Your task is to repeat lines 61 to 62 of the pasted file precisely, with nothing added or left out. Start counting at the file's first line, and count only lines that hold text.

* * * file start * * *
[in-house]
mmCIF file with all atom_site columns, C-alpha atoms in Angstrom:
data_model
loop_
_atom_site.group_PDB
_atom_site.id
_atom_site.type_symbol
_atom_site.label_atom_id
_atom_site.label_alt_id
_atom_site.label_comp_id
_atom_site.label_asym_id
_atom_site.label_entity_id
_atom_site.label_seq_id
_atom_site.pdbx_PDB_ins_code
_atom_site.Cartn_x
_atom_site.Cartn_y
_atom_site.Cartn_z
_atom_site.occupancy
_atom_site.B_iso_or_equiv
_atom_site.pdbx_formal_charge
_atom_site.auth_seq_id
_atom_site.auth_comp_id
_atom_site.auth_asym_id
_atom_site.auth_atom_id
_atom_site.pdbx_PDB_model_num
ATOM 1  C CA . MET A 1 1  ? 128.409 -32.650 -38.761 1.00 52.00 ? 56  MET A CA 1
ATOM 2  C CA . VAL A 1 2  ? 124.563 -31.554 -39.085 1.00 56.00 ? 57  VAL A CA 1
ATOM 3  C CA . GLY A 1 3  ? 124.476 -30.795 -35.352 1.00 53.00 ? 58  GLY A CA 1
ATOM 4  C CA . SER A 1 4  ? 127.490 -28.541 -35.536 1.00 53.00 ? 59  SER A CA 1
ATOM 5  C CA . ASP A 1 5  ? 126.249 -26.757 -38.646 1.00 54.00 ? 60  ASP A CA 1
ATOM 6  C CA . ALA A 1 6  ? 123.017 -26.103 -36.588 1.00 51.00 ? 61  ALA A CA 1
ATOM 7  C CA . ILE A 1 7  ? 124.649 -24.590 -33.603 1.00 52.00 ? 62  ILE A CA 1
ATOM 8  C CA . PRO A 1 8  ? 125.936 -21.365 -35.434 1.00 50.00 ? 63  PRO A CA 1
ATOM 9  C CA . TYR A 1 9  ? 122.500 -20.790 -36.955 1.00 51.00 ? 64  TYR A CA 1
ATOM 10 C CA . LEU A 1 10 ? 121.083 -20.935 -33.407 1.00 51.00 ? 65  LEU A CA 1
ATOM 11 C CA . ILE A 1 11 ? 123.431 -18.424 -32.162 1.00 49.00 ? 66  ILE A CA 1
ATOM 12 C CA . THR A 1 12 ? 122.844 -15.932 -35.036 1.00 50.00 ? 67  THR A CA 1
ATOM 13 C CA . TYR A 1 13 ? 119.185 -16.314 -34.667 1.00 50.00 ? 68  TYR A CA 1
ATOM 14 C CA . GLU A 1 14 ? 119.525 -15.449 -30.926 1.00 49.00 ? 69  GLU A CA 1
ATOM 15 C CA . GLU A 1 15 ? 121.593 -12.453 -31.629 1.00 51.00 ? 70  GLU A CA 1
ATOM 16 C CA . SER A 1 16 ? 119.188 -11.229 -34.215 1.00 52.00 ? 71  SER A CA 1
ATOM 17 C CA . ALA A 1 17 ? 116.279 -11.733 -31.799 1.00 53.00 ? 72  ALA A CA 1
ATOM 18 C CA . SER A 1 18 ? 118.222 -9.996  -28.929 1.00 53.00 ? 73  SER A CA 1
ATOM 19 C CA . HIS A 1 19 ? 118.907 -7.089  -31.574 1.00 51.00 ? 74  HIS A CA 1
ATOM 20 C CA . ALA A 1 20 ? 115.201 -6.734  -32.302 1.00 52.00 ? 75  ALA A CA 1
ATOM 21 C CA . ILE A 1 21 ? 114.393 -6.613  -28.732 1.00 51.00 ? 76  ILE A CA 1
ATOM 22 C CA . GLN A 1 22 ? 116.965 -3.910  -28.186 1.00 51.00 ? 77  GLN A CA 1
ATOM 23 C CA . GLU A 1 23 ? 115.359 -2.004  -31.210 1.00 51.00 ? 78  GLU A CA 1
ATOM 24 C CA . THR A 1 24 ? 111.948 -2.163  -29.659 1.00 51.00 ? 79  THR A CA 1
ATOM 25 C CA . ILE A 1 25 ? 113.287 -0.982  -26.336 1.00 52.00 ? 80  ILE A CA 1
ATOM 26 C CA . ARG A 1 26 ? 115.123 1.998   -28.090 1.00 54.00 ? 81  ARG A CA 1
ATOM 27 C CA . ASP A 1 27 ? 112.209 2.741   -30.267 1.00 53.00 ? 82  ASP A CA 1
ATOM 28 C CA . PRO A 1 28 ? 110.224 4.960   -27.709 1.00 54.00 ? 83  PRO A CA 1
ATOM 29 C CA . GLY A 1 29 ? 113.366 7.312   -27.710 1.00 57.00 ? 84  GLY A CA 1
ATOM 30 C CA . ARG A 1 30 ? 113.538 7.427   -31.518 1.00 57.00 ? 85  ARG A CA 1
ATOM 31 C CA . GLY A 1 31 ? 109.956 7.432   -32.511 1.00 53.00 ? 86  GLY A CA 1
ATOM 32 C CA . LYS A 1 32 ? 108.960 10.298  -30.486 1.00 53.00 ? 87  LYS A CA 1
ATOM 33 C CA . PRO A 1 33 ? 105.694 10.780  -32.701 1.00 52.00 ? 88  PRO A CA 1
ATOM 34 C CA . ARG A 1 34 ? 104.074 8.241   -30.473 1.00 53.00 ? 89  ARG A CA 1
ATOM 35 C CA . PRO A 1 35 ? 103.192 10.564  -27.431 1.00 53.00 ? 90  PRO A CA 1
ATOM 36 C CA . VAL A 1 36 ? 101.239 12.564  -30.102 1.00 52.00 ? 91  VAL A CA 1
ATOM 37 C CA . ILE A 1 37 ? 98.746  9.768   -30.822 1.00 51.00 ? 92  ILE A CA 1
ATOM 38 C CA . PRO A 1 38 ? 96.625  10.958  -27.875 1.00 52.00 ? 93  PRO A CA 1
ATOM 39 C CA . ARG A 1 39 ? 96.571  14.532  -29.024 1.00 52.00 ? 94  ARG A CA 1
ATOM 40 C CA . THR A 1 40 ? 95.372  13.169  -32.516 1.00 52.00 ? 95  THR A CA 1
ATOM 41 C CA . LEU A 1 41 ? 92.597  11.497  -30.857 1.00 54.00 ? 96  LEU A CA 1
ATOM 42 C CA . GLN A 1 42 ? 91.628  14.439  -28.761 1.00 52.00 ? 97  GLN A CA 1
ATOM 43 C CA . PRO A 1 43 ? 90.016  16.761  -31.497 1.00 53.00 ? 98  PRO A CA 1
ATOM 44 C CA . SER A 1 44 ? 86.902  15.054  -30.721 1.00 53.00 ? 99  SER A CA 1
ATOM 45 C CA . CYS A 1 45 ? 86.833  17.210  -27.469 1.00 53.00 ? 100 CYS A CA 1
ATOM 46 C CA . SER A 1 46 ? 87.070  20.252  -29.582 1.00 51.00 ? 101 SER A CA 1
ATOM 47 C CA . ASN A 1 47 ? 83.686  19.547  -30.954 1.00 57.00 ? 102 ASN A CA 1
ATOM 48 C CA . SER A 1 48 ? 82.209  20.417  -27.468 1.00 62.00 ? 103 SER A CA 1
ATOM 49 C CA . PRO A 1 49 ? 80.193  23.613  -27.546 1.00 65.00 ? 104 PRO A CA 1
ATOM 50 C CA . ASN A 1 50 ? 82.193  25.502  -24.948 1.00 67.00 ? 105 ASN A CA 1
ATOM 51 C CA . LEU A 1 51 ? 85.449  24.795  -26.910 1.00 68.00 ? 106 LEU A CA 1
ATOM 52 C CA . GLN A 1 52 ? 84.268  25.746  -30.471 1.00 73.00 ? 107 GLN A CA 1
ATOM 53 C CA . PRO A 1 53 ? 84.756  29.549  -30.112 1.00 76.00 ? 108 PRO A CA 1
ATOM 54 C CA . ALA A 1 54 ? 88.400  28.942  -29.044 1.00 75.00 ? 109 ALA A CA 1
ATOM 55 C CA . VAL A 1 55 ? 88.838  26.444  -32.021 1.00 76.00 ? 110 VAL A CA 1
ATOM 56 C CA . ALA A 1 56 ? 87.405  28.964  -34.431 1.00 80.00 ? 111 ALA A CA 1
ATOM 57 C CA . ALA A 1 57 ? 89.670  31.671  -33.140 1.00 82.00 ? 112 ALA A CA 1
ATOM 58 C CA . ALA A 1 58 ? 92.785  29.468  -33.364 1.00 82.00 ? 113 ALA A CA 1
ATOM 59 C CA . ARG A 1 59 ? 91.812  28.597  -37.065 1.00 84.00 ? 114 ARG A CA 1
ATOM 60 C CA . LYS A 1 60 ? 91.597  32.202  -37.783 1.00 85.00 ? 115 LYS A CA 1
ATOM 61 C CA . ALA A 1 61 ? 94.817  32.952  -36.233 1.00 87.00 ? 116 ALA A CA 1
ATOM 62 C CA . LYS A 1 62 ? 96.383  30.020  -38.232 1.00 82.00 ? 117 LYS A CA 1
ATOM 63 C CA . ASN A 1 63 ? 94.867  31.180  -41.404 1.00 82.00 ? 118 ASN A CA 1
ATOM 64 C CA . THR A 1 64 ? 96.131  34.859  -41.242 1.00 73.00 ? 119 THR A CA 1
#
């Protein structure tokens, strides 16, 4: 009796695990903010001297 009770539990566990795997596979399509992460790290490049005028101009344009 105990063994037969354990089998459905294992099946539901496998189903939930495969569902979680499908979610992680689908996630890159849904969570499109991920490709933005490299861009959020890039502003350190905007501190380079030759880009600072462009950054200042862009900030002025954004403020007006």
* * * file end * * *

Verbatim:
ATOM 36 C CA . VAL A 1 36 ? 101.239 12.564  -30.102 1.00 52.00 ? 91  VAL A CA 1
ATOM 37 C CA . ILE A 1 37 ? 98.746  9.768   -30.822 1.00 51.00 ? 92  ILE A CA 1